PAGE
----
PDFs have a number of accessibility requirements. Some – like headings, color contrast, and alternative text – are shared with other document formats; others are more specific to PDFs, including ensuring selectable text, a reading order that is recognized by the program, a language, a title, and tags on non-text, among other things. Because PDFs can require more time to format than other types of documents, a good first step is to evaluate whether providing a PDF is the best choice or if providing the document in its native format might be a better route.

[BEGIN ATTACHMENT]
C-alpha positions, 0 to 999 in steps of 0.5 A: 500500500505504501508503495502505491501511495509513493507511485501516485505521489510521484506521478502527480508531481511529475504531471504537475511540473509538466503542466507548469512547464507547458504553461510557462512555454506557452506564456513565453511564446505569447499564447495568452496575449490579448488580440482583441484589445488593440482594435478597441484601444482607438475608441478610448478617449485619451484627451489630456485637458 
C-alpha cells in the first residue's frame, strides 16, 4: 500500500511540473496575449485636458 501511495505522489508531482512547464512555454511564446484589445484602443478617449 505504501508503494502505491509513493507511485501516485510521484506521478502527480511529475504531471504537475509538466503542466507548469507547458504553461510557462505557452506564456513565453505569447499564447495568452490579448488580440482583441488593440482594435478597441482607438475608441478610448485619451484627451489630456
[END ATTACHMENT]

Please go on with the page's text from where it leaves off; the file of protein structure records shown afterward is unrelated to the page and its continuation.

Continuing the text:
Many of the accessibility factors that are specific to PDFs are to facilitate understanding for users who are accessing it through a screen reader because they cannot see the display. For example, without a reading order, the screen reader may present columns of text out of sequence and cause confusion.